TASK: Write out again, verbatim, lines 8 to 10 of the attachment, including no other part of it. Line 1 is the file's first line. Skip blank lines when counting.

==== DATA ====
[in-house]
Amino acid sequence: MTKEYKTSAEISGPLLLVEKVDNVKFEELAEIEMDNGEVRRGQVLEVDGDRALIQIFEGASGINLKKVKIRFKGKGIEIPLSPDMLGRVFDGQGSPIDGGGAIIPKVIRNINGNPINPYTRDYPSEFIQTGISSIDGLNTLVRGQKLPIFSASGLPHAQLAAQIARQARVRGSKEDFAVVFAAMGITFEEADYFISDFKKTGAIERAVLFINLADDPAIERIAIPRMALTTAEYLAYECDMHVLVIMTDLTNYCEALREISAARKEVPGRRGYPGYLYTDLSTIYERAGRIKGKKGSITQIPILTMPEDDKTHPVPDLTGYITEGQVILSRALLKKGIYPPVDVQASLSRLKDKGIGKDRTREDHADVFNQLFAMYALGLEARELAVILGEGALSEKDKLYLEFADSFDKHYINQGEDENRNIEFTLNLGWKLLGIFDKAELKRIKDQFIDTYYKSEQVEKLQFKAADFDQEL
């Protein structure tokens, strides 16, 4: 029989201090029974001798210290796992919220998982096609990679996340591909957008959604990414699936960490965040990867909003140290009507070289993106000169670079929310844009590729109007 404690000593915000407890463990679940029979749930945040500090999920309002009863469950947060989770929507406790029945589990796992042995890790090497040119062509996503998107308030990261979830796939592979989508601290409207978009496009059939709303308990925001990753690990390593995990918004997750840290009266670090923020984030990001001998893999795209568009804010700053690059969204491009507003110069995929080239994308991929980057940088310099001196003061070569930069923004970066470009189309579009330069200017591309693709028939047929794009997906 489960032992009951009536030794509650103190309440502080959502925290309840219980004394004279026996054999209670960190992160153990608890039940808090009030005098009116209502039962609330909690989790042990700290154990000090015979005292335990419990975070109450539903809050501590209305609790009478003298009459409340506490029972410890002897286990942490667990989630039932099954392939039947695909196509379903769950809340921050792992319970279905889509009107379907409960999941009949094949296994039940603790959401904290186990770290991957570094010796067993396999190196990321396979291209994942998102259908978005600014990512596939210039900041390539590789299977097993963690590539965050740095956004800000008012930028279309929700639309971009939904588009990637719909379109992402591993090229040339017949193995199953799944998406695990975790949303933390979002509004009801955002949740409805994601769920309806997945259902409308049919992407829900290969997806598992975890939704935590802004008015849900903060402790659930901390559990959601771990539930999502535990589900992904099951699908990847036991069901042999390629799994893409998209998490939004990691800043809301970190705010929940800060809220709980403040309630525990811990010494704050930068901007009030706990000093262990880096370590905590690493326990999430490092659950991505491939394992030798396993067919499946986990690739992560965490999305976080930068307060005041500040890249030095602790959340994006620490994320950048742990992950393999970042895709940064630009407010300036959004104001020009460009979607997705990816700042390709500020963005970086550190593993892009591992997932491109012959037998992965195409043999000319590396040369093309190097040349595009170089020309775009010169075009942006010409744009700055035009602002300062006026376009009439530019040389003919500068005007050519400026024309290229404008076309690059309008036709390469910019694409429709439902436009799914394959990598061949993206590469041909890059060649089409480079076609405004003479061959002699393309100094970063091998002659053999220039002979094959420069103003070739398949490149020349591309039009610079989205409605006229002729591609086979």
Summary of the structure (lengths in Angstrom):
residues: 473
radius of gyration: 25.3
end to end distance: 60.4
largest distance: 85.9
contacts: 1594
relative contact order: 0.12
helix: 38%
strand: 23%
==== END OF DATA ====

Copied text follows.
largest distance: 85.9
contacts: 1594
relative contact order: 0.12